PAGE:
Although they look quite similar, the male Belted Whiteface can be differentiated by the red area between the two sets of wings on the thorax. The Belted Whiteface also has a narrower abdomen with more extensive pruinosity (the whitish area). In contrast, mature Frosted Whitefaces have a much heavier white pruinosity at the base of its abdomen. These features are visible in the two photos.

Belted Whiteface

By the time I was finished photographing the whitefaces, the temperature had dropped, the sky had darkened and the wind had picked up. It was time to leave this wonderful place, and so I gathered my gear and headed back to the car. Just before I reached the parking lot I saw a hare bound across the lot and disappear into the bush; this was the only mammal I had seen during the outing. A Canadian Tiger Swallowtail flew gracefully across the lot, and I noticed this pretty red lady beetle in the vegetation near my car.

Seven-spotted Lady Beetle

A bluet resting on another leaf close by also caught my attention; as it was mostly black I knew it was one I could identify without close examination of the shape of the claspers. The two completely blue segments near the tip of the abdomen are characteristic of a Skimming Bluet, which is normally found near water and can often be seen perching on lily pads. I wasn't sure what it was doing in the woods near the road, but finding odonates in habitats where they really don't belong seems to be a recurring theme lately according to Chris Lewis!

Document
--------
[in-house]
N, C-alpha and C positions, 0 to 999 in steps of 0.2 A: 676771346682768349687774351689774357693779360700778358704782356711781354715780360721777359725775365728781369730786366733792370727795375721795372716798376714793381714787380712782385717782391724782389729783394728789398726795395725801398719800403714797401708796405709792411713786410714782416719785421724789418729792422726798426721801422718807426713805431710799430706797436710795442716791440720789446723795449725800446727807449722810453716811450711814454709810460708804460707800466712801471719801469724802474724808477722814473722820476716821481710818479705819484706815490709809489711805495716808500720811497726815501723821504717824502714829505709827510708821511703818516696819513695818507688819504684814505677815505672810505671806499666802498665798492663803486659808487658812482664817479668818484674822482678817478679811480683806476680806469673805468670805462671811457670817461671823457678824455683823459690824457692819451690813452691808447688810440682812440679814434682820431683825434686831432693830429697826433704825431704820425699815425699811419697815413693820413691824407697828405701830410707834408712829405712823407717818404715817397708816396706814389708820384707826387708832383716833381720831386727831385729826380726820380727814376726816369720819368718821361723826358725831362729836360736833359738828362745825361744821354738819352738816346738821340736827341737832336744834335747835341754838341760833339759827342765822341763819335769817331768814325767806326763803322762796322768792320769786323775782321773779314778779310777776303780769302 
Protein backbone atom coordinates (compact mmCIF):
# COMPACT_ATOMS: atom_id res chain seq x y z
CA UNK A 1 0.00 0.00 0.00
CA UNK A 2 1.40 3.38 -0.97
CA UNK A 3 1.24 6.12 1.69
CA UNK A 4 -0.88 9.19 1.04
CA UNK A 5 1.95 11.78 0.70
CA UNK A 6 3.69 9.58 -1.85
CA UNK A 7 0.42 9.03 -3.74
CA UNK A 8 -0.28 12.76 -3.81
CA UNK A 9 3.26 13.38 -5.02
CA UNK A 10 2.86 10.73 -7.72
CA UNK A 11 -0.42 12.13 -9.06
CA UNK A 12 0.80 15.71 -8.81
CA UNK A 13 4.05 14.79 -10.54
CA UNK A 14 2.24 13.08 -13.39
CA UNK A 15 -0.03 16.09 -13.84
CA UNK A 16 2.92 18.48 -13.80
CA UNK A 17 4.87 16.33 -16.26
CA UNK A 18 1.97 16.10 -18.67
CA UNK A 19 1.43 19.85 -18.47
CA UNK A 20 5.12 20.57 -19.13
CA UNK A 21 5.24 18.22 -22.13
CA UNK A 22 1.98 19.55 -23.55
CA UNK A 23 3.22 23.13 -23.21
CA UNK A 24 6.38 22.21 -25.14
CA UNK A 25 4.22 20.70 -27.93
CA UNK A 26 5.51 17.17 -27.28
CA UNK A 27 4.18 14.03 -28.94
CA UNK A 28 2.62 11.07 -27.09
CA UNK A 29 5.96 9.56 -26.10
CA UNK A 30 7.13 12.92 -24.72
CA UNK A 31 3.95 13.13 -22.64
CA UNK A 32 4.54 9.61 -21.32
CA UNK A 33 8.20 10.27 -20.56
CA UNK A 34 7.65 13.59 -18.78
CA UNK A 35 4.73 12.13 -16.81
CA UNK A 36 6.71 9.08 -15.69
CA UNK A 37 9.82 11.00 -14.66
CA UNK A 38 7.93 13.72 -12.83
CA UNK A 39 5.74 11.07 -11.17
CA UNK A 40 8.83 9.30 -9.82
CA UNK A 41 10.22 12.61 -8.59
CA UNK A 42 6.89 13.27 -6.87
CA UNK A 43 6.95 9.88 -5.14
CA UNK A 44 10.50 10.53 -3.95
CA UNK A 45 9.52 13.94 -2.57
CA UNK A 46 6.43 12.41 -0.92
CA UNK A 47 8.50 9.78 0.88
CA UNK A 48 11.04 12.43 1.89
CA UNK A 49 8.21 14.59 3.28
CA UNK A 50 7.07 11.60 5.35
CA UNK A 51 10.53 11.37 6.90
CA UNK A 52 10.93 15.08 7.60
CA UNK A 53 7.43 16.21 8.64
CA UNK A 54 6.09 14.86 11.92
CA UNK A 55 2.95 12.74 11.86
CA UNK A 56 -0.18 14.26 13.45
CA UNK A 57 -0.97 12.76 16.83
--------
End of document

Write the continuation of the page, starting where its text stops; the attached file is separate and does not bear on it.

Skimming Bluet

Not long after I began to drive back home, the skies opened and the rain came pouring down. I was happy I got to spend as much time at the Cedar Grove Trail as I did; June is a wonderful month to visit this trail, and I found all of my target species except for the Smooth Green Snake. I couldn't be too disappointed with that, as the Red Eft was just as exciting a find!.

Soul Diasporasoul_diaspora on July 21st, 2010 06:05 pm (UTC)
Wow, some neat odonates in this and your other recent post!

I saw an Ebony Jewelwing at Pocahontas State Park in Virginia, during my vacation, and was startled by it. I'd never seen anything like it before--the only damselflies I'd ever noticed were the bluets. Actually I only just yesterday found out what it was, after doing some research. Glad to hear that we have them in Ottawa too.
Soul Diasporasoul_diaspora on July 22nd, 2010 03:34 pm (UTC)
Also, I didn't realize we had wild columbine here. The first time I'd ever seen that flower was during the trip to Point Pelee this spring.
Gillian: Butterflygillianm on July 22nd, 2010 05:24 pm (UTC)
Hi Suzanne!

I don't see columbine very often, but it is around! Same with the Ebony Jewelwings. I was actually surprised to see the columbine because I thought it bloomed earlier in the spring. Like you, I've seen it blooming at Point Pelee in May.